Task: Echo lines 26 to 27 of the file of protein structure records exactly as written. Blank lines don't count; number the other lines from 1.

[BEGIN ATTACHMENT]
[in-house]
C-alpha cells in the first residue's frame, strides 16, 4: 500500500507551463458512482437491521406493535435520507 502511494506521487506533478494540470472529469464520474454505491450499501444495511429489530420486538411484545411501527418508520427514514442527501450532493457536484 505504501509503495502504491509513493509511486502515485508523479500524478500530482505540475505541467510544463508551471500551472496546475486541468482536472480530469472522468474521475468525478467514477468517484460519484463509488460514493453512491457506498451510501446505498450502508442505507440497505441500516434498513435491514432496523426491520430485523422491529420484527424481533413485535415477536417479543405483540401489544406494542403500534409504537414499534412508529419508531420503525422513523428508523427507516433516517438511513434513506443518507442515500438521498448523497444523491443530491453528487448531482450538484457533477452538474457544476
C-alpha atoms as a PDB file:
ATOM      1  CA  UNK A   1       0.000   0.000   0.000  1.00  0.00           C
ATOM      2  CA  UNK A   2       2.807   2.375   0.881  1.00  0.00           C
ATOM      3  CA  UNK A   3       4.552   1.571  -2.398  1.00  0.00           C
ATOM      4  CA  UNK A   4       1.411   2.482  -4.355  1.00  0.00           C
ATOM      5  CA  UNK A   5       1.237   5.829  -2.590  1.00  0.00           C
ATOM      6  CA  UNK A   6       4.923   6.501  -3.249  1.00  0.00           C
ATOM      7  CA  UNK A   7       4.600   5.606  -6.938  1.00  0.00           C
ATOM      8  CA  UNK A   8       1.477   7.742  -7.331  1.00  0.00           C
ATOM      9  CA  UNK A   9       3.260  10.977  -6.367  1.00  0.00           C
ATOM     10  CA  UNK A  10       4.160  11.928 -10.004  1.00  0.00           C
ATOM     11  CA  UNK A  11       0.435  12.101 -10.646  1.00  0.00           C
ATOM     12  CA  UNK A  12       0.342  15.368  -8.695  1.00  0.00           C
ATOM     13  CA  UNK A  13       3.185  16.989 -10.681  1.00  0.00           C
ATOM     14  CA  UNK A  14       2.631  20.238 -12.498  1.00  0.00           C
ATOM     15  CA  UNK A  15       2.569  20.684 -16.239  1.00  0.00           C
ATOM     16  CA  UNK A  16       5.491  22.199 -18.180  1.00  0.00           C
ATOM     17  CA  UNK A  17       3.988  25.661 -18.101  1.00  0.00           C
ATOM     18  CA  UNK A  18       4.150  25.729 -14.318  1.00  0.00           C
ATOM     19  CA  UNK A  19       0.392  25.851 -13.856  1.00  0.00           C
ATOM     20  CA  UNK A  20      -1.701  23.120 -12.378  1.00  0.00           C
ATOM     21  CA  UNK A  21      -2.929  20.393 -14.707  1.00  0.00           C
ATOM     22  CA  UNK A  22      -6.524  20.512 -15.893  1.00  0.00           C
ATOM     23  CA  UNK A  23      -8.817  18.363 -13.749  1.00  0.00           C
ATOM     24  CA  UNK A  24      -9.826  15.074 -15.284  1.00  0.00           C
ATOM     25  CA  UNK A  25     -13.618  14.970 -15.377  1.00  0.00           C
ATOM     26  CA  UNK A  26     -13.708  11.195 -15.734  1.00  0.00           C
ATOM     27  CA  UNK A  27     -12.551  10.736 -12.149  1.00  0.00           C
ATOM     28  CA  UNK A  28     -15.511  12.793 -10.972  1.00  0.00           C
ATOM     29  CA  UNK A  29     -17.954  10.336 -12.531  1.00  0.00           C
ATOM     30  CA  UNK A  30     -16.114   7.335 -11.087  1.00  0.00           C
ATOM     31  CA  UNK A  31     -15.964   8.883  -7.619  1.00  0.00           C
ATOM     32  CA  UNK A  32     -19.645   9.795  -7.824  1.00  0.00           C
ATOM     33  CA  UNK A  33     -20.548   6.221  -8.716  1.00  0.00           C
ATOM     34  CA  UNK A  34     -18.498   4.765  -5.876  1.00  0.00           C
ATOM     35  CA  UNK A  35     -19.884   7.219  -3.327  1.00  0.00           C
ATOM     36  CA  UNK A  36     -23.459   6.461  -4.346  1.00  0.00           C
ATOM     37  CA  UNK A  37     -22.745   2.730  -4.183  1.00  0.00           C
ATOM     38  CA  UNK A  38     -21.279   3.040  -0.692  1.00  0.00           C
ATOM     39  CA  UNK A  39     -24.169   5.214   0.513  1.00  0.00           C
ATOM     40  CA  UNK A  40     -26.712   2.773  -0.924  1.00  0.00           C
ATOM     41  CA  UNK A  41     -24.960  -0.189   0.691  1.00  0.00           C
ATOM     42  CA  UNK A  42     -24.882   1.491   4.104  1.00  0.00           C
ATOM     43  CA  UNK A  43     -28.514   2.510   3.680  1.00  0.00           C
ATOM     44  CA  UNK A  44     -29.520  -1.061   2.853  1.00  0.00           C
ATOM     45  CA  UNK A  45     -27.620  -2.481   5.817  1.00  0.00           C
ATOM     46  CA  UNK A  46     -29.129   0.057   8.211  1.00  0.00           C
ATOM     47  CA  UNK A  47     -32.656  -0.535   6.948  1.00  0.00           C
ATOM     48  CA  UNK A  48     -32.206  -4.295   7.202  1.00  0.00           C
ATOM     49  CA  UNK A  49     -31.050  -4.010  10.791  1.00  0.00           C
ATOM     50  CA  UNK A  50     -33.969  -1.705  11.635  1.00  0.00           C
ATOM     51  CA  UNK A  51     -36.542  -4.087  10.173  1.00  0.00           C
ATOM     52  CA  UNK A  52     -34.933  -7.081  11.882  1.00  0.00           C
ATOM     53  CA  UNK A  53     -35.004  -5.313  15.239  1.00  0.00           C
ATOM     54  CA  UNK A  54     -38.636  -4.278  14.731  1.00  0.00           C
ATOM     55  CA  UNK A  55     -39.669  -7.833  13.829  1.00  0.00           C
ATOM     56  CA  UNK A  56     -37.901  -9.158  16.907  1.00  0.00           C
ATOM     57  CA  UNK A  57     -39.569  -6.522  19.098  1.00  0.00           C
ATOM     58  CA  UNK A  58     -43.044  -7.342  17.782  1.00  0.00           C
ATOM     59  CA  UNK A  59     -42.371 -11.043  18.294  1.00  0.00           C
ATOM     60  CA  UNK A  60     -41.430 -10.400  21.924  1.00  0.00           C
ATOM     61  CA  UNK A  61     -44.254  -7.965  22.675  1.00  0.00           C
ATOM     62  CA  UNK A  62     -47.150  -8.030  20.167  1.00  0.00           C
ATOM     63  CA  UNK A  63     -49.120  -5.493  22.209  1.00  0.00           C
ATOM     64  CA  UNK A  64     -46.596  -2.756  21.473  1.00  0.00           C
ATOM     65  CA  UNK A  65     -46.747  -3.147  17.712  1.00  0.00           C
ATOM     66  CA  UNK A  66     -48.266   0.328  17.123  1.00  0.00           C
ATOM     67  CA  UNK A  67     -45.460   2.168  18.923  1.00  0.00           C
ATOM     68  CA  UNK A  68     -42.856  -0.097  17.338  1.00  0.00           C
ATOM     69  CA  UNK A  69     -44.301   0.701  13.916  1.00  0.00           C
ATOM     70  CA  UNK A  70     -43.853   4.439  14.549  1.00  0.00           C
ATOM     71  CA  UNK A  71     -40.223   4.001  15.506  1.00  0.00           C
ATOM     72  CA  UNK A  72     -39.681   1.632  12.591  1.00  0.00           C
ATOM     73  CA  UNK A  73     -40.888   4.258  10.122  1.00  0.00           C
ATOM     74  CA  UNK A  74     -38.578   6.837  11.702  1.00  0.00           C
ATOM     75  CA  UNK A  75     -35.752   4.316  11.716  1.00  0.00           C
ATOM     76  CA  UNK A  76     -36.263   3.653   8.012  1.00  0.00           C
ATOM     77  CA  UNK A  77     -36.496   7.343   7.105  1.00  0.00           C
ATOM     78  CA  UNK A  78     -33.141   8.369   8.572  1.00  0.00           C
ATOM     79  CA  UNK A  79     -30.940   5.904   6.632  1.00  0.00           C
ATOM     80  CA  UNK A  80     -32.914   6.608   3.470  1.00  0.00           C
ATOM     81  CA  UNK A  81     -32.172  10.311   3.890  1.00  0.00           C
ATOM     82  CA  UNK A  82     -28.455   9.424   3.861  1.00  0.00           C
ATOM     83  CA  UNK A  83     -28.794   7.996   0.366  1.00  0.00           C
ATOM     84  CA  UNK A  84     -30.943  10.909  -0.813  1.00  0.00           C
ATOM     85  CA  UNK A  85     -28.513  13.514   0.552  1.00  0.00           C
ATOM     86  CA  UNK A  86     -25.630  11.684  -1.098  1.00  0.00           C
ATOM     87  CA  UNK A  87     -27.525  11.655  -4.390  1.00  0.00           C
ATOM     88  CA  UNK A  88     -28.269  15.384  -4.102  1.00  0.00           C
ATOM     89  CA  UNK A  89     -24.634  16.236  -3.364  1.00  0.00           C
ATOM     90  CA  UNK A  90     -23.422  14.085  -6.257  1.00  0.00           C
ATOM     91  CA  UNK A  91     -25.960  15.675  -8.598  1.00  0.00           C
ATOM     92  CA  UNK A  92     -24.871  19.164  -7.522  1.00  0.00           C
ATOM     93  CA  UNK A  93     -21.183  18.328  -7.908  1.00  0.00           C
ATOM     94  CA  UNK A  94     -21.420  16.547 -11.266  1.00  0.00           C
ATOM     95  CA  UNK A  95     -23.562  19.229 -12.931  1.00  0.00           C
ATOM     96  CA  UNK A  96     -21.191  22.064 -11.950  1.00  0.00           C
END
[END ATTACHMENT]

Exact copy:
ATOM     23  CA  UNK A  23      -8.817  18.363 -13.749  1.00  0.00           C
ATOM     24  CA  UNK A  24      -9.826  15.074 -15.284  1.00  0.00           C